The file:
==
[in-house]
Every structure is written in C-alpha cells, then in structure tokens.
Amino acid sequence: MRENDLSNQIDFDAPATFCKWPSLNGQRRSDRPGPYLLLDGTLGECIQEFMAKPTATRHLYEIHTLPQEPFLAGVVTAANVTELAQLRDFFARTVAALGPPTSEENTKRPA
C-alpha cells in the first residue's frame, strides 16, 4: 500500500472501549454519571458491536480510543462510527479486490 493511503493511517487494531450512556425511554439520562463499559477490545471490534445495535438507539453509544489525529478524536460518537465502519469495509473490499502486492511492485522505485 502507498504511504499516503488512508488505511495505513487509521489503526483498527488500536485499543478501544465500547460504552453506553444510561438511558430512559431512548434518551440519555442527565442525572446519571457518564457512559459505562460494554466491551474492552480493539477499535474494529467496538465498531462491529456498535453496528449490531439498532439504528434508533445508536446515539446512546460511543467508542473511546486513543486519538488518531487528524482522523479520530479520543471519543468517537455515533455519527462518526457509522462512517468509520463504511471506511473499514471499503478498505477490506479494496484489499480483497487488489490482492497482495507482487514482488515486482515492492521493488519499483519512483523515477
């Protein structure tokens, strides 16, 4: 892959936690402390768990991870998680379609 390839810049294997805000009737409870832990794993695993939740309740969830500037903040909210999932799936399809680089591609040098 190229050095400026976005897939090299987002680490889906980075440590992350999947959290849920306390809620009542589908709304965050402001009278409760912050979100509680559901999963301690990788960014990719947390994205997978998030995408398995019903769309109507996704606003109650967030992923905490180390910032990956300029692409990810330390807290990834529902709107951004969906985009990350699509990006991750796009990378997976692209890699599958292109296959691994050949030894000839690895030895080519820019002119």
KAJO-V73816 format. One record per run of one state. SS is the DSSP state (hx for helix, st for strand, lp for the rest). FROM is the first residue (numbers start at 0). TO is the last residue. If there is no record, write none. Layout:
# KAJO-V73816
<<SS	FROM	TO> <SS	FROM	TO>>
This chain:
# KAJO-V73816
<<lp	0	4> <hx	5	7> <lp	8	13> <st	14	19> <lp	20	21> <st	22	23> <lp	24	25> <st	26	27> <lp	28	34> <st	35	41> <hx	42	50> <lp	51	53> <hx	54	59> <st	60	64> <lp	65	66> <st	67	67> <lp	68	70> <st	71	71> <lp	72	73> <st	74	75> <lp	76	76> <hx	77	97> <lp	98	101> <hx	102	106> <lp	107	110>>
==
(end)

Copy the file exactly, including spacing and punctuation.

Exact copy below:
[in-house]
Every structure is written in C-alpha cells, then in structure tokens.
Amino acid sequence: MRENDLSNQIDFDAPATFCKWPSLNGQRRSDRPGPYLLLDGTLGECIQEFMAKPTATRHLYEIHTLPQEPFLAGVVTAANVTELAQLRDFFARTVAALGPPTSEENTKRPA
C-alpha cells in the first residue's frame, strides 16, 4: 500500500472501549454519571458491536480510543462510527479486490 493511503493511517487494531450512556425511554439520562463499559477490545471490534445495535438507539453509544489525529478524536460518537465502519469495509473490499502486492511492485522505485 502507498504511504499516503488512508488505511495505513487509521489503526483498527488500536485499543478501544465500547460504552453506553444510561438511558430512559431512548434518551440519555442527565442525572446519571457518564457512559459505562460494554466491551474492552480493539477499535474494529467496538465498531462491529456498535453496528449490531439498532439504528434508533445508536446515539446512546460511543467508542473511546486513543486519538488518531487528524482522523479520530479520543471519543468517537455515533455519527462518526457509522462512517468509520463504511471506511473499514471499503478498505477490506479494496484489499480483497487488489490482492497482495507482487514482488515486482515492492521493488519499483519512483523515477
């Protein structure tokens, strides 16, 4: 892959936690402390768990991870998680379609 390839810049294997805000009737409870832990794993695993939740309740969830500037903040909210999932799936399809680089591609040098 190229050095400026976005897939090299987002680490889906980075440590992350999947959290849920306390809620009542589908709304965050402001009278409760912050979100509680559901999963301690990788960014990719947390994205997978998030995408398995019903769309109507996704606003109650967030992923905490180390910032990956300029692409990810330390807290990834529902709107951004969906985009990350699509990006991750796009990378997976692209890699599958292109296959691994050949030894000839690895030895080519820019002119």
KAJO-V73816 format. One record per run of one state. SS is the DSSP state (hx for helix, st for strand, lp for the rest). FROM is the first residue (numbers start at 0). TO is the last residue. If there is no record, write none. Layout:
# KAJO-V73816
<<SS	FROM	TO> <SS	FROM	TO>>
This chain:
# KAJO-V73816
<<lp	0	4> <hx	5	7> <lp	8	13> <st	14	19> <lp	20	21> <st	22	23> <lp	24	25> <st	26	27> <lp	28	34> <st	35	41> <hx	42	50> <lp	51	53> <hx	54	59> <st	60	64> <lp	65	66> <st	67	67> <lp	68	70> <st	71	71> <lp	72	73> <st	74	75> <lp	76	76> <hx	77	97> <lp	98	101> <hx	102	106> <lp	107	110>>